Never a dull moment with Carl Icahn.
The investor put in an unsolicited bid Friday for
(CLX - Get Report)
. At an offer price of $76.50 per share, the proposed deal would equate to just a 11% premium over Thursday's closing price. But Icahn has a different price target for Clorox in mind, one that is substantially higher.
As noted in his
letter to Clorox CEO Donald Knauss
it is likely that his intention is not to buy out the company, but for a white knight to step in and come up with a higher bid, ultimately making Icahn's 9.4% stake worth a lot more then it was worth a few days ago. Icahn encourages Clorox to "hold an open and friendly 'go-shop' sale process where all the synergistic buyers are offered due diligence and invited to bid."
Icahn, in typical fashion, offers no guidance or suggestions on how to unlock the potential value with shares. He only offers that, since interest rates are so low, "it seems clear to us that there are potentially multiple substantially larger strategic bidders with robust balance sheets who are in a position to make a bid that reflects significant inherent synergies."
So who might these suitors be? In his letter, Icahn offers up
Procter & Gamble
(PG - Get Report)
(CL - Get Report)
(KMB - Get Report)
as potential partners. He even goes so far as to note that at a takeout price of $100 per share, earnings per share for the following potential acquirers would improve by the respective amounts: Kimberly Clark by 26%, Colgate Palmolive by 25%, Reckitt Benckiser by 21%, Unilever by 9%, and Procter and Gamble by 5%.
But is Clorox really worth $100 per share? At that price, Clorox would be valued at roughly 25 times 2012 estimates of $4 EPS, or at 12.5 times trailing 12-month EBITDA (based on EV/adjusted EBITDA measure). For an EV/EBITDA comparison Kimberly Clark trades at 9.4 EBITDA, Colgate at 11.3 times, and P&G at 12 times.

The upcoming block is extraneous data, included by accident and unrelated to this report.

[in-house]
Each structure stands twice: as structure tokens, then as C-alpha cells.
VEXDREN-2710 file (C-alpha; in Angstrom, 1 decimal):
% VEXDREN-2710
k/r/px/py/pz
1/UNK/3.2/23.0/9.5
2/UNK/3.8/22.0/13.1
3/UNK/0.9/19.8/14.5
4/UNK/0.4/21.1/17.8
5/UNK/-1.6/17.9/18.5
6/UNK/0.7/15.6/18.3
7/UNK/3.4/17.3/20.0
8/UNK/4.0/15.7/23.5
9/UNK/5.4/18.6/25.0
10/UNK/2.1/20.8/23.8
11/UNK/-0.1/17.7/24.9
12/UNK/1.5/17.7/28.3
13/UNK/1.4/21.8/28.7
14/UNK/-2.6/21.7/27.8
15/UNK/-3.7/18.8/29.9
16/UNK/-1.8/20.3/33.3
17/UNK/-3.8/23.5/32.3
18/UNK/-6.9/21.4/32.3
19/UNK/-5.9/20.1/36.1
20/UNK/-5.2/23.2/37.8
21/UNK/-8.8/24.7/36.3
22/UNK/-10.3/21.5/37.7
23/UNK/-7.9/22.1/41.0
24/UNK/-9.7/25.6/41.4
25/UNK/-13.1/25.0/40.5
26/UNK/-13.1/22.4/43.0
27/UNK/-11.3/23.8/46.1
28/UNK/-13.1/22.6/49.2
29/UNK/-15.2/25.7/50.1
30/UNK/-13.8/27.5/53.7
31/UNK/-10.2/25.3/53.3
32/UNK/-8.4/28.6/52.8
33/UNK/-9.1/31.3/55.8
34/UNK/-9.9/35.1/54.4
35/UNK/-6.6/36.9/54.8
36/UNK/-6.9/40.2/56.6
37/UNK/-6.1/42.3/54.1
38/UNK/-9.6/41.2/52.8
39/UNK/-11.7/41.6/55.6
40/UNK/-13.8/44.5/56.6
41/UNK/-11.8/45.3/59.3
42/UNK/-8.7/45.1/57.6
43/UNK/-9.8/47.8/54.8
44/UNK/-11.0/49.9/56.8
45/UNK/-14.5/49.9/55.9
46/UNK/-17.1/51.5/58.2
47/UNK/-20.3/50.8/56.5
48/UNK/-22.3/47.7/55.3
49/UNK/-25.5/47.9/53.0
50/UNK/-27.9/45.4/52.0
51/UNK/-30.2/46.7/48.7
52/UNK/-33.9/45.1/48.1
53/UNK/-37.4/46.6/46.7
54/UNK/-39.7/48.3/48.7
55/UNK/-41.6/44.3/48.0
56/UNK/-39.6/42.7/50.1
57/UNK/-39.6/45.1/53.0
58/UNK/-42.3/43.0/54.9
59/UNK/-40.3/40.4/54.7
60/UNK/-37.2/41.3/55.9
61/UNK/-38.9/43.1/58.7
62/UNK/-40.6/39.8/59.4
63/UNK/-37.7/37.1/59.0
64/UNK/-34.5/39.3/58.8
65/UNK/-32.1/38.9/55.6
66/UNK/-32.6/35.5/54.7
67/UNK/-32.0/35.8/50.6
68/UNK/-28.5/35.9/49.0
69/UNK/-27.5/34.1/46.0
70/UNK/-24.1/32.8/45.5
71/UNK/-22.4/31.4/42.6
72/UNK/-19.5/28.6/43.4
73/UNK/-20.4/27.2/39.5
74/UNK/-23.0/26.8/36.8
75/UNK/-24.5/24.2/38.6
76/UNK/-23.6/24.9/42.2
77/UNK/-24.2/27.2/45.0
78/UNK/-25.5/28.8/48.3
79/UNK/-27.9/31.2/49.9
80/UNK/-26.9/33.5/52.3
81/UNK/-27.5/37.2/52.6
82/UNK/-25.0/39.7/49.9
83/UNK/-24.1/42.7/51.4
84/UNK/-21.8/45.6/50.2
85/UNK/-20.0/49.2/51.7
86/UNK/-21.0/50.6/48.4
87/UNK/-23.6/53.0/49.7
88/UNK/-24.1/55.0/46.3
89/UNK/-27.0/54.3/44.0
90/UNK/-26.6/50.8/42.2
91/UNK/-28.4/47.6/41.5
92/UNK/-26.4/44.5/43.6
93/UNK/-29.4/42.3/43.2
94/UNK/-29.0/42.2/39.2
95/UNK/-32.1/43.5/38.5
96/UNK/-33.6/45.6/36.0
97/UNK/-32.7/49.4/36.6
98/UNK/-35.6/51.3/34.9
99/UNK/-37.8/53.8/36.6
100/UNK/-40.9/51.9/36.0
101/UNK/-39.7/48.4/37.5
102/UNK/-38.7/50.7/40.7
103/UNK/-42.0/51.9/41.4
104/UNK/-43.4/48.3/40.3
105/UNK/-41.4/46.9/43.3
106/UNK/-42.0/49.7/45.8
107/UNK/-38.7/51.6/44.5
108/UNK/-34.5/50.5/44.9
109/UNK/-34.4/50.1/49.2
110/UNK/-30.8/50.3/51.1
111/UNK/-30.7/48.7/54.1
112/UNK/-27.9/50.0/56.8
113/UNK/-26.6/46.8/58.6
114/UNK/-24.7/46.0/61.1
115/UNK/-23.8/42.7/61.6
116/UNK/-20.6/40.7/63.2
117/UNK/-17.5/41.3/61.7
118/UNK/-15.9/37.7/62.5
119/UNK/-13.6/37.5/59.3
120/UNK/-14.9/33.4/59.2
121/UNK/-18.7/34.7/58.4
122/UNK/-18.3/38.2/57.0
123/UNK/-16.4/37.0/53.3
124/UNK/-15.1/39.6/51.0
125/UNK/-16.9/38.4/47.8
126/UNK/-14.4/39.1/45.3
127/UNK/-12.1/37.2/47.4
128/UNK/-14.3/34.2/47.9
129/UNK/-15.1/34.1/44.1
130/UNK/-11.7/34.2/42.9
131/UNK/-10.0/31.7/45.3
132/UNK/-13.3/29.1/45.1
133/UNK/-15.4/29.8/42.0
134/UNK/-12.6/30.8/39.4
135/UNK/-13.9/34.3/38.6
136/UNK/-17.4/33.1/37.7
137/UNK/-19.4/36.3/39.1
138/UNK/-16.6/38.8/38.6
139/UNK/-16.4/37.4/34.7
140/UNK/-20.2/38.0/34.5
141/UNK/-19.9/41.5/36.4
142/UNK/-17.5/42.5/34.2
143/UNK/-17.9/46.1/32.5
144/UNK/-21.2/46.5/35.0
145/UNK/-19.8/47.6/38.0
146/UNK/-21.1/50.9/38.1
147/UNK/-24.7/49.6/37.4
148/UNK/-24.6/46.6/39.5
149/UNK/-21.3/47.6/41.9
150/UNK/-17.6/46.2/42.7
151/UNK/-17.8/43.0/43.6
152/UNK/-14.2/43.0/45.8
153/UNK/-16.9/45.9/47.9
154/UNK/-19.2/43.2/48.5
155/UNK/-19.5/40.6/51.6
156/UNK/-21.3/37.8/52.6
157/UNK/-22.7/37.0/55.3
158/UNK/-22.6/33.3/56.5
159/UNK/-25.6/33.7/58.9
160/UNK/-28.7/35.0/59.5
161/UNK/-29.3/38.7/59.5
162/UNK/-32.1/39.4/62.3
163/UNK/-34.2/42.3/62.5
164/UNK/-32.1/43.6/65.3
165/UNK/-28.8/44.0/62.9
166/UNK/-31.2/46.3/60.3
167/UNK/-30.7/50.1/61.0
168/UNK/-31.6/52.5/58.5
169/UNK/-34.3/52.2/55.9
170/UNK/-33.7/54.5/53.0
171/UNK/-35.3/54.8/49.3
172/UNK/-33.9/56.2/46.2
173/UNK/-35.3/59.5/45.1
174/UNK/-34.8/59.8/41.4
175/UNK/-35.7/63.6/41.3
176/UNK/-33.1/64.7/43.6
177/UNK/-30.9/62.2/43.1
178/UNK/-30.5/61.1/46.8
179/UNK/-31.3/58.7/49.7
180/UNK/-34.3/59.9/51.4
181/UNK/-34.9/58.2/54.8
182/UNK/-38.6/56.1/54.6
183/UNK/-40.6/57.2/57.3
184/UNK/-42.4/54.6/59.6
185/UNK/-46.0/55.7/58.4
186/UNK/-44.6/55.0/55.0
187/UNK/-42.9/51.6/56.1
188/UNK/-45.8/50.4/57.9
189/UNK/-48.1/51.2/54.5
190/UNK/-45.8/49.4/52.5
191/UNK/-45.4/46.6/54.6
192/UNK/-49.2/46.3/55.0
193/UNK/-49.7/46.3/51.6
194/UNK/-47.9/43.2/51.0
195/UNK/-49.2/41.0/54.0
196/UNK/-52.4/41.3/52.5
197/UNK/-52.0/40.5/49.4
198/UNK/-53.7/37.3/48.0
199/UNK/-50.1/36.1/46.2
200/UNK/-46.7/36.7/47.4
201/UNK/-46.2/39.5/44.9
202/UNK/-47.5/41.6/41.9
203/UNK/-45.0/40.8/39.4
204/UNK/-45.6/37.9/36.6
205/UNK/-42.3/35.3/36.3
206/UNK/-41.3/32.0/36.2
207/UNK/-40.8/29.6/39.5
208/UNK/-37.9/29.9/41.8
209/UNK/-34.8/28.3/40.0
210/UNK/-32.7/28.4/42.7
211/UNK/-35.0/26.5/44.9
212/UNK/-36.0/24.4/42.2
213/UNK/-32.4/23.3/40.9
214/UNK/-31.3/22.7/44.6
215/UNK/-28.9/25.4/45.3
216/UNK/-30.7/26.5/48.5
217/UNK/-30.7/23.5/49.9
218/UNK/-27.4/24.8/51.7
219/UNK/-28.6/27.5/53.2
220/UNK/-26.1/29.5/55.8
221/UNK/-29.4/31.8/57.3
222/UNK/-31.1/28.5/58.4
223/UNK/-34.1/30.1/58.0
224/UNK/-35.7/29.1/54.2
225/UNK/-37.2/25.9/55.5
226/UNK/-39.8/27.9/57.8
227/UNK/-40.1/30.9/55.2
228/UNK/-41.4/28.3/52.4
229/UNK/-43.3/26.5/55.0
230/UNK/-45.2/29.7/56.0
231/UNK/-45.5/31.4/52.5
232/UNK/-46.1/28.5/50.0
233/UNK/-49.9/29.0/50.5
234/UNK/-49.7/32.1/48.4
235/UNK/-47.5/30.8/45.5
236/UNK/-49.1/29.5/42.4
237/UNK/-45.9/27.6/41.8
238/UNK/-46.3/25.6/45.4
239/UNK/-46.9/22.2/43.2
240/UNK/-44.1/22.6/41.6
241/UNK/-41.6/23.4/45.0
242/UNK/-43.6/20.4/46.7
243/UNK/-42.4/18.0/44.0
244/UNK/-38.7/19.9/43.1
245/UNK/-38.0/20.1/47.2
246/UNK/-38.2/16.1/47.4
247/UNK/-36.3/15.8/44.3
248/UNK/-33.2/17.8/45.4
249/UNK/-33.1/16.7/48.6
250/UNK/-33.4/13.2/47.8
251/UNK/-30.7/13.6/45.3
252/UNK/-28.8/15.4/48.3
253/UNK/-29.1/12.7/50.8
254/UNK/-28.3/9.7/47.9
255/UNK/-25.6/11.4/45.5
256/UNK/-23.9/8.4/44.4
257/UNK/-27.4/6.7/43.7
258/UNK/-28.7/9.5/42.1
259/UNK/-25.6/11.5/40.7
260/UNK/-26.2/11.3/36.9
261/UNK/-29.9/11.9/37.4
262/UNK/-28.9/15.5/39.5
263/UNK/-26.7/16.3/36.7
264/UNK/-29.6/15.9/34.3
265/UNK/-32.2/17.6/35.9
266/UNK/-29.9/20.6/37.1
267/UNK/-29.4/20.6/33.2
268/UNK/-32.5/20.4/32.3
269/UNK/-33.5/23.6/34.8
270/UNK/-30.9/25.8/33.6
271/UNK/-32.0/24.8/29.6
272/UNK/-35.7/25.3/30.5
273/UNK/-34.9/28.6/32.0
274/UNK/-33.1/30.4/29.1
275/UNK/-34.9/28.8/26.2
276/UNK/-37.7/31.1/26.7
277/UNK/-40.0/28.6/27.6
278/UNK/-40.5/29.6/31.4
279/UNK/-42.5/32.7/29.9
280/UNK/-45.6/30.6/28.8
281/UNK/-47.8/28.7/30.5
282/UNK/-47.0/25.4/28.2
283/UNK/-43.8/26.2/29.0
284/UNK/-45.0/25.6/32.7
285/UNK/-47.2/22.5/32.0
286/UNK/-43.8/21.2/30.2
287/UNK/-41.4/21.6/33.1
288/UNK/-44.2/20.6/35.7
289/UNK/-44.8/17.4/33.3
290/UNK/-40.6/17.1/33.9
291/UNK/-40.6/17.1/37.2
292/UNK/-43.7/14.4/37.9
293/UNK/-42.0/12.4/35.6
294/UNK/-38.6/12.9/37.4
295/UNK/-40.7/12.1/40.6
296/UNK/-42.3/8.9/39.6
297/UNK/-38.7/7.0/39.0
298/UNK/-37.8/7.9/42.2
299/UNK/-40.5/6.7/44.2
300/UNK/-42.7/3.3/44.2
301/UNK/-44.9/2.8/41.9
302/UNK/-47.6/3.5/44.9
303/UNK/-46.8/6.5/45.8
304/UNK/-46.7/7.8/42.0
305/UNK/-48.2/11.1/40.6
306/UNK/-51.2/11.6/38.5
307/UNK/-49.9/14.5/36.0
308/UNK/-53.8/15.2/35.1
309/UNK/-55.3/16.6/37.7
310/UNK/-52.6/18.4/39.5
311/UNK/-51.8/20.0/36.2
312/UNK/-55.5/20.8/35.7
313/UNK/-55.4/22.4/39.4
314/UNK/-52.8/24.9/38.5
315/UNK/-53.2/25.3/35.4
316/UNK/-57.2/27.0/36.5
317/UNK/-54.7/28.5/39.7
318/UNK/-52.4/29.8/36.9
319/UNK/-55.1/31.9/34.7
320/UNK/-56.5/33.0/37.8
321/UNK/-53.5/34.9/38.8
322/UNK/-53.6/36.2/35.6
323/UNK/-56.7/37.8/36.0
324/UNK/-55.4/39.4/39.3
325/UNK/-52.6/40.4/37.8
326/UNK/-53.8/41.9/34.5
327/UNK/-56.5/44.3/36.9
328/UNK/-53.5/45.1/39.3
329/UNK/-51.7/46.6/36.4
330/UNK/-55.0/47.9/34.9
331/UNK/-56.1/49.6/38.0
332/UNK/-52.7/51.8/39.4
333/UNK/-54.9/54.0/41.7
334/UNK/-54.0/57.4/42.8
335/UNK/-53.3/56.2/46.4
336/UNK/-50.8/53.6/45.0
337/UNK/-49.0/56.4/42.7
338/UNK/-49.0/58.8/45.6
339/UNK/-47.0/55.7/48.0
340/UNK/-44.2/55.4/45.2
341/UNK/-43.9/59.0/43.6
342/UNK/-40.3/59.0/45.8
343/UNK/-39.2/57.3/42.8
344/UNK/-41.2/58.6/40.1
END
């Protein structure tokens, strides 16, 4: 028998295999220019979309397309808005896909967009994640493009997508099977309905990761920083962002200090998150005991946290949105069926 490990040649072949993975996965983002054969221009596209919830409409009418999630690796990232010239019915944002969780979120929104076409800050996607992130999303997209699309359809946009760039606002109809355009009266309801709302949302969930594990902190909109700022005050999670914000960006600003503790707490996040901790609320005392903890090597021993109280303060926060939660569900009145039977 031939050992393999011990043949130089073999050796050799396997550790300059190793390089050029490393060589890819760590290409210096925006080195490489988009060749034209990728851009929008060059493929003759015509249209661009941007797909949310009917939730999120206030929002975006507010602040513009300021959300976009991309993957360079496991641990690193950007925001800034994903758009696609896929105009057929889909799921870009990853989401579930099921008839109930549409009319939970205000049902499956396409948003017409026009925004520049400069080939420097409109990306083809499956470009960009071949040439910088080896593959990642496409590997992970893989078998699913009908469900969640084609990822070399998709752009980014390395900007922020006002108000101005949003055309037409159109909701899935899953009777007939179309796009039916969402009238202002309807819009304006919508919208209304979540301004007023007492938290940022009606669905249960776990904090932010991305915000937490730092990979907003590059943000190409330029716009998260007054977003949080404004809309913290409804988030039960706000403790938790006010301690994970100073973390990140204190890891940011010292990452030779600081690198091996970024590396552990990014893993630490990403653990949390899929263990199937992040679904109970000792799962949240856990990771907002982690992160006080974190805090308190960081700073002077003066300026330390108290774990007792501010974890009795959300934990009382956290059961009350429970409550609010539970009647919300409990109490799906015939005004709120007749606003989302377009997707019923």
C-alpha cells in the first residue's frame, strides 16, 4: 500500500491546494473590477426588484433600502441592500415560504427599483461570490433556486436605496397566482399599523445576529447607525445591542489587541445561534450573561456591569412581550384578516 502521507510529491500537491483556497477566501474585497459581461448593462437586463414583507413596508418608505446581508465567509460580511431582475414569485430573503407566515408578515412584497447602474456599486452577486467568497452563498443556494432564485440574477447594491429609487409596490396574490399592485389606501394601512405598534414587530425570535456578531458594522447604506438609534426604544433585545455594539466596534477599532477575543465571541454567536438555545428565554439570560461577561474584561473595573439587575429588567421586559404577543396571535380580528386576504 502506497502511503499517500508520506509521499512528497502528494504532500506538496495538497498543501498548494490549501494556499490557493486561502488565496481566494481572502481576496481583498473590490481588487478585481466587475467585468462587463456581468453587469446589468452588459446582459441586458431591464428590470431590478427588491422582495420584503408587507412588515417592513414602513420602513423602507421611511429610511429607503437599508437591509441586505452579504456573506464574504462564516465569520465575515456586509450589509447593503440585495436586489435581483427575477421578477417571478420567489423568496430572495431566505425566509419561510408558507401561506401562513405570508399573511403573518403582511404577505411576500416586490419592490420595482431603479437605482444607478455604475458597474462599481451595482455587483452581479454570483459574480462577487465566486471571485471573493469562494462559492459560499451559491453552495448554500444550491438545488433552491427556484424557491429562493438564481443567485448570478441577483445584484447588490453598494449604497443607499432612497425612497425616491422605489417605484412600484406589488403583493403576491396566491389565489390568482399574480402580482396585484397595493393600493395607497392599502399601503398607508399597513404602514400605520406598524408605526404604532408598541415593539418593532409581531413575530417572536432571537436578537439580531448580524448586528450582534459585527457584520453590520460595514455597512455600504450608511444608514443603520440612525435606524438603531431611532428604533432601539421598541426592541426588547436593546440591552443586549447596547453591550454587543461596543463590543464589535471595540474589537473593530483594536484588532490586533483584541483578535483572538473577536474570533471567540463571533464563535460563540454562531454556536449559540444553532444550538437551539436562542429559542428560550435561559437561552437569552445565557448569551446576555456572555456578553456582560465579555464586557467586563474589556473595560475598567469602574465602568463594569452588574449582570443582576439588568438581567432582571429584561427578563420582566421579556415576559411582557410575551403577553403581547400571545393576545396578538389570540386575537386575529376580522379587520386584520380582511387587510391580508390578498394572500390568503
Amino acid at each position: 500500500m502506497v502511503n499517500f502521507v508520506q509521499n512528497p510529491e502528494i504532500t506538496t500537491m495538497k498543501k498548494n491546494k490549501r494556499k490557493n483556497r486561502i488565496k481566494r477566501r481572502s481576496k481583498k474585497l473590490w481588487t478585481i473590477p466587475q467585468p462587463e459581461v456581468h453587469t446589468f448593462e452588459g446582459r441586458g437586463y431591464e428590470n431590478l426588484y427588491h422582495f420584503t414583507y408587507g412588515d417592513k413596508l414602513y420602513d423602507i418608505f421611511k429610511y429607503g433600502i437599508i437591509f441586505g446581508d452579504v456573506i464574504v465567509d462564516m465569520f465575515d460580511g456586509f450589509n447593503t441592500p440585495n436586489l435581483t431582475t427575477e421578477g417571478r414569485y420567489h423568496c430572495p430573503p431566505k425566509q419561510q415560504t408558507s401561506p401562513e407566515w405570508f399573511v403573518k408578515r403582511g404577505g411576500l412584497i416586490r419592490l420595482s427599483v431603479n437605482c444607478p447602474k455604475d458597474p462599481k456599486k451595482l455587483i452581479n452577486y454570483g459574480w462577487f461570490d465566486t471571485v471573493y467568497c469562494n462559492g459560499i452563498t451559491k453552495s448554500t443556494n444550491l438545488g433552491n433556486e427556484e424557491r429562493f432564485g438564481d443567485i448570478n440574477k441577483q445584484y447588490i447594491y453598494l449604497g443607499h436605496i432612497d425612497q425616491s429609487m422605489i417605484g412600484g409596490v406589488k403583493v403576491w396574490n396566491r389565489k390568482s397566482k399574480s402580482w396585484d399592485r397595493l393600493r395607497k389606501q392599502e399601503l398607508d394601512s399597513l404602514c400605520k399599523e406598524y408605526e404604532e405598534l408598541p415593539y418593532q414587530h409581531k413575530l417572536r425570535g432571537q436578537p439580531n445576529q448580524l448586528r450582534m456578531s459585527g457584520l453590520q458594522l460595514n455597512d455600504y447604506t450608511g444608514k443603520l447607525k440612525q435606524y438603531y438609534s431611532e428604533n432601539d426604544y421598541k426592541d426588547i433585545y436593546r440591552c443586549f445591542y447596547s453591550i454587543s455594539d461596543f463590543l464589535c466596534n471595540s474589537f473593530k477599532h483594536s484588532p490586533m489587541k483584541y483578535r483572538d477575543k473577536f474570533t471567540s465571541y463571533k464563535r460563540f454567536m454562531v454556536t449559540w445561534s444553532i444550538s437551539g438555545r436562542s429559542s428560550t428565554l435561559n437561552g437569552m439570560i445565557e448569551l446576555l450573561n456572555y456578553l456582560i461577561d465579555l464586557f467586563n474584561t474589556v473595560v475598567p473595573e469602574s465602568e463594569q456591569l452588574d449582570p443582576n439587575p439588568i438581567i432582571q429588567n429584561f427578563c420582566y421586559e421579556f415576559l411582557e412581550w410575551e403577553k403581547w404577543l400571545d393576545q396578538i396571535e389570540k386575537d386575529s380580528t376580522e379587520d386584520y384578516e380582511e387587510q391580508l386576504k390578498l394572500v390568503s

Obviously, with an acquisition of a highly valued brand portfolio such as that of Clorox (Glad, Fresh-Step, Pine-Sol to name a few), there is certainly a premium baked in, but it would appear that a 12.5 multiple on EBITDA wouldn't be too far off the mark in what we've seen with other past acquisitions.
When Gillette was acquired by Procter & Gamble in 2005, it paid what seemed at the time to be a fairly significant multiple of 17 times EV to EBITDA. But the deal turned out to be a huge success for P&G, as the company realized significant synergies. Icahn even referenced this deal in his letter, noting that P&G "was able to achieve cost synergies that exceeded its target of $1.2 billion or 11.5% of Gillette's sales and revenue synergies that exceeded its target of $750 million (7.2% of Gillette's sales)."